Mythology Monday: Writing in Greek Mythology

Linos is seated on the right. He holds a papyrus roll while the nude Mousaios stands in front of him holding writing tablets.
Tondo from an Attic red figure cup: Linos (seated) holds a papyrus roll while his pupil, Mousaios (standing), holds several writing tablets. Public domain.

This week's #FolkloreThursday theme is the folklore of writing! In Greek mythology, it was Hermes, the god of language, speech, and eloquence who invented writing, which in ancient Greece was first employed by heralds delivering letters and merchants recording their stocks.

Both heralds and merchants are under the patronage of Hermes. In the Roman 'Fabulae', Hermes vexed his father Zeus by teaching us mortals different languages which sowed discord among the mortals and divided the nations. He also invented the Greek alphabet.

According to the 'Fabulae', Hermes brought the Greek alphabet to Egypt, from where Euandros, a son of Hermes and the nymph Themis, took it to Greece. When Euandros was exiled, he brought the alphabet to Italy along with the Greek pantheon and laws, where he should play a major role in the Aeneid.

Hermes is identified with the Roman god Mercurius and the Egyptian god Thoth who is the scribe of the gods. Thoth invented the Egyptian hieroglyphs and writing and was universally worshipped by Egyptian scribes.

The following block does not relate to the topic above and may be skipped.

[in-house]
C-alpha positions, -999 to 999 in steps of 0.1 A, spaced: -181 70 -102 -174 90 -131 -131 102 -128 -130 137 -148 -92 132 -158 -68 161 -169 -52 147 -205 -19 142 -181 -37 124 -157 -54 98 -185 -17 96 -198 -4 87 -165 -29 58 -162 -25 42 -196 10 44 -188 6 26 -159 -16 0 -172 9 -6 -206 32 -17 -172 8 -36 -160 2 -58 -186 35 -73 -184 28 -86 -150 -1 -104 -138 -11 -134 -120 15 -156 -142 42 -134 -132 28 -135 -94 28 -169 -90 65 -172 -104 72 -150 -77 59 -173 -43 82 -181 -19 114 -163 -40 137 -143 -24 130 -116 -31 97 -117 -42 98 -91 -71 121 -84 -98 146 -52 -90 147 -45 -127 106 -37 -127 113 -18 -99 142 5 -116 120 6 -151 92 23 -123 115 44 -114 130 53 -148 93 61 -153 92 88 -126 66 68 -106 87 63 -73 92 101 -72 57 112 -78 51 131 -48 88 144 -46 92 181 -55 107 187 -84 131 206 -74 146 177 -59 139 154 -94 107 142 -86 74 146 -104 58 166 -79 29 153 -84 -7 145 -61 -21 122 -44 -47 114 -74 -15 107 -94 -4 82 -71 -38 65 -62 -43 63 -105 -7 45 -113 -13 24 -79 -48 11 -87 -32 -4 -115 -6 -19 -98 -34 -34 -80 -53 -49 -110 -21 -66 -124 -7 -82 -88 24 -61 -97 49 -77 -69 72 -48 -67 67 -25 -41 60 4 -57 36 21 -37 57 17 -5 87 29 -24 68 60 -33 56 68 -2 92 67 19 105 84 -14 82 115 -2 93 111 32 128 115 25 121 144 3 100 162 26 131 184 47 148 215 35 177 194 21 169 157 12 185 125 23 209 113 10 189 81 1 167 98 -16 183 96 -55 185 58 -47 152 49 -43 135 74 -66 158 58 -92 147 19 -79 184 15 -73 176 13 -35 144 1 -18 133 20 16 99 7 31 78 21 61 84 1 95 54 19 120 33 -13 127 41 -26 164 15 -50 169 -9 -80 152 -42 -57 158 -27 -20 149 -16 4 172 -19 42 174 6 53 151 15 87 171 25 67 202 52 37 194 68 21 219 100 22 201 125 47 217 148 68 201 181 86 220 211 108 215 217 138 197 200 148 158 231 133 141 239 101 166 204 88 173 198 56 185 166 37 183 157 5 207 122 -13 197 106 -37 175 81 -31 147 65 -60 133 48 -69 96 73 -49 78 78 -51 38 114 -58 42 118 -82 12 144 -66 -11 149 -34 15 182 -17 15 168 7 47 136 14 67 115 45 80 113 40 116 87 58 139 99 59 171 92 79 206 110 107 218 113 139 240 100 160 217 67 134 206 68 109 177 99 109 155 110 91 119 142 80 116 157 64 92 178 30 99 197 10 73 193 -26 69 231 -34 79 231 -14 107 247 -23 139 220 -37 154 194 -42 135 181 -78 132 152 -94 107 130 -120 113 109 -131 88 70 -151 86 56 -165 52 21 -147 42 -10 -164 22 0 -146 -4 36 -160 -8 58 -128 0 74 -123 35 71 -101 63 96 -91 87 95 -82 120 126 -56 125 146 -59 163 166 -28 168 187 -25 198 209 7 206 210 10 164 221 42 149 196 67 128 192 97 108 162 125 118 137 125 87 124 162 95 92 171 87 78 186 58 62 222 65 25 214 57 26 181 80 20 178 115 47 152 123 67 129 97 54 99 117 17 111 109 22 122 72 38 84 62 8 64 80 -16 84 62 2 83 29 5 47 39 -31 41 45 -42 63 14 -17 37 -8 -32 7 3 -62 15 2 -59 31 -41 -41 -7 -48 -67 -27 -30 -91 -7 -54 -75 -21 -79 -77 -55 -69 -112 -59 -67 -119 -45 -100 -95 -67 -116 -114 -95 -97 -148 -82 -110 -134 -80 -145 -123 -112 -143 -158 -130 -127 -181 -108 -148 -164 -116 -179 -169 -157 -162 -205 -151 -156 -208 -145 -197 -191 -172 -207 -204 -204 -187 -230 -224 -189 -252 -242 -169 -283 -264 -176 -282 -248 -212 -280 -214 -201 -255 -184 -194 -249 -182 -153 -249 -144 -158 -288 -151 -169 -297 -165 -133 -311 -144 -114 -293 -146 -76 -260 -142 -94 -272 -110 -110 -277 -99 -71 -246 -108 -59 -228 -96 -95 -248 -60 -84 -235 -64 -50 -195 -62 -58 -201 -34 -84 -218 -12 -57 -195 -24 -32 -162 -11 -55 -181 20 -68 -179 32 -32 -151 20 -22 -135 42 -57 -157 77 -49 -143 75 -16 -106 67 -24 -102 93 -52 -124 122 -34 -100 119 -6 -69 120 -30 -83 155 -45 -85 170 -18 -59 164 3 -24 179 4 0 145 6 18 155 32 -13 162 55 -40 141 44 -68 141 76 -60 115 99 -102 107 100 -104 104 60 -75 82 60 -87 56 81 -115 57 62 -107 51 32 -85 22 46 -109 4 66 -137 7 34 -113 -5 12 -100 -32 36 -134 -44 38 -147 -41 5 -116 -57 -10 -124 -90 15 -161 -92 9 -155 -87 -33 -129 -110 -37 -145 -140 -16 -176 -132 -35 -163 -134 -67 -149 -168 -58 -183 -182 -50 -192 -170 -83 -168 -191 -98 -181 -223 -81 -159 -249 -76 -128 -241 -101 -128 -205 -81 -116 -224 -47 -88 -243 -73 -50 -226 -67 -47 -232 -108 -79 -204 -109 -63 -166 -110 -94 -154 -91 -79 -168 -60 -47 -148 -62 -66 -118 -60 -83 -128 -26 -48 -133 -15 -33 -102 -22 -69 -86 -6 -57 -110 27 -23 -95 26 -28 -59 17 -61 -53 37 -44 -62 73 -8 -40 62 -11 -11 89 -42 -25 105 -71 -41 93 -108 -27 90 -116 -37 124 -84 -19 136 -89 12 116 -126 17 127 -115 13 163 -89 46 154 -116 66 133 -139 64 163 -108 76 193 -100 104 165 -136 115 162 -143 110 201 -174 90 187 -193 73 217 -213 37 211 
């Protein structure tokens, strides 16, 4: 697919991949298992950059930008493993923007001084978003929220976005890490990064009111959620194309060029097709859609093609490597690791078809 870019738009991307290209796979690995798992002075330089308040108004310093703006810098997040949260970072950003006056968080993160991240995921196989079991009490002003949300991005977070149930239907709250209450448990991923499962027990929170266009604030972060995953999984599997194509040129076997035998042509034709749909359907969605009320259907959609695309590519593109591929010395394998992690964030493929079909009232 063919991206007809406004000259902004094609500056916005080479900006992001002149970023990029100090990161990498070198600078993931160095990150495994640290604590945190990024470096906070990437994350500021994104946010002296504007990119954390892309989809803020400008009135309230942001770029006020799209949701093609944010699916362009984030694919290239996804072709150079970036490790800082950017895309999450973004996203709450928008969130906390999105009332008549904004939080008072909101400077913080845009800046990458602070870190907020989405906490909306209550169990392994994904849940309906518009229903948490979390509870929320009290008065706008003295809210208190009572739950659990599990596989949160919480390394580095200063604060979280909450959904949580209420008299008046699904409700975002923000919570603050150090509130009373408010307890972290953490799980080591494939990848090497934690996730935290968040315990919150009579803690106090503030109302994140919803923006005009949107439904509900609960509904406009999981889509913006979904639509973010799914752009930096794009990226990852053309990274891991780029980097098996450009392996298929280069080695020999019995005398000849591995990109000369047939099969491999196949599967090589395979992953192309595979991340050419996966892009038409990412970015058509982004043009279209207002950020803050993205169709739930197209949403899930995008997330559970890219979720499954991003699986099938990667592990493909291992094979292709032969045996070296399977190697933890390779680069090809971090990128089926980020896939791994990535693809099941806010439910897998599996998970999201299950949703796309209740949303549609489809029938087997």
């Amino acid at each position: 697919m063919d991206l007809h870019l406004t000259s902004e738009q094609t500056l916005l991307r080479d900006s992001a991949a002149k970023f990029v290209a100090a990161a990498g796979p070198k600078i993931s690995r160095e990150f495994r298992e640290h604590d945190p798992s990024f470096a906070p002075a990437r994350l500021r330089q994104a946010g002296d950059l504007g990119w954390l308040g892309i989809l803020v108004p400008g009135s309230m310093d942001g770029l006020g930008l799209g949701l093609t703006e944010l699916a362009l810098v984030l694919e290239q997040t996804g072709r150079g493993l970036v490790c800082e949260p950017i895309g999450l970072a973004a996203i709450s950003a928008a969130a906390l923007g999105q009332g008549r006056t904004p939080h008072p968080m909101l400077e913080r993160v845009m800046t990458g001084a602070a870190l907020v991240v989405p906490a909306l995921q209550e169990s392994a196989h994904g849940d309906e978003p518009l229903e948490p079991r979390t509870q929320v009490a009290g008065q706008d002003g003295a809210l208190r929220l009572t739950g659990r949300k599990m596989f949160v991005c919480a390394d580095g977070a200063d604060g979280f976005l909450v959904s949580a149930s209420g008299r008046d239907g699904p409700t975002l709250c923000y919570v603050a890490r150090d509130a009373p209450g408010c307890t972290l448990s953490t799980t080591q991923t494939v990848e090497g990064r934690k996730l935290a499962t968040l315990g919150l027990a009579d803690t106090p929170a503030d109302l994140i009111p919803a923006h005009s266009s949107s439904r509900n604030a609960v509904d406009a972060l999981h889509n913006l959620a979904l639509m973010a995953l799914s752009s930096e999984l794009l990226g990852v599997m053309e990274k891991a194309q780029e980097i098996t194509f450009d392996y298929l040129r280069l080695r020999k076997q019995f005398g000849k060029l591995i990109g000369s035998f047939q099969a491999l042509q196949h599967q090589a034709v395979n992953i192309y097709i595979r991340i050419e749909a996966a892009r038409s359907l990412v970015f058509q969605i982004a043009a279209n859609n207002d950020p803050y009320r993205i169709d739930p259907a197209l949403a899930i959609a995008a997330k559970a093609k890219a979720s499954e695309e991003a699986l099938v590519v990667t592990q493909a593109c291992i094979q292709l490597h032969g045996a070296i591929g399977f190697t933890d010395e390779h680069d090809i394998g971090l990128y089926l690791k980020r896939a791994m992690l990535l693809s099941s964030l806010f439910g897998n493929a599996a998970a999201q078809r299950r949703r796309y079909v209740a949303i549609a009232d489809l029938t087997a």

Thoth and Ammit from the Papyrus of Ani, Thebes, Upper Egypt; ca. 1250 BCE. Creative Commons.

Many scribes had a painting or picture of Thoth in their office and one of the symbols for scribes was the ibis. The Egyptians credited Thoth as the author of all works of science, religion, philosophy, and magic as well as the scribe of Duat, the underworld.

Thoth is a record keeper rather than a messenger but he was identified with Hermes and the Greeks called Thoth's cult centre 'Hermopolis', meaning 'City of Hermes'. Both deities would eventually be combined as Hermes Trismegistus, Thrice-Greatest Hermes.

Hermes Trismegistus floor mosaic in the Cathedral of Siena. Public domain.

In Platon's dialogue "Phaidros", Platon denies the legitimacy of the written word as capable of conveying knowledge in any truly significant way.
Writing will produce forgetfulness in the minds of those who learn it, because they will not practice their memory.

Pisistratos supported oral tradition by specifically encouraging dramatic arts & theatre. And even today we need our memory to learn our lines by heart.

So if you have to write with crafty words and eloquence, think of Hermes and Thoth and their gift to us.

Hermes is not only the god of writing, but the god of commerce as well. So if you love my Mythology Monday threads or my writing, please feed a starving artist by becoming a member or Patreon supporter.

I will write you a short 'thank you' piece about Hermes.

Edit: This short 'thank you' piece about Hermes features the divine messenger and his lover Perseus:

(Thank you for requesting my OTP)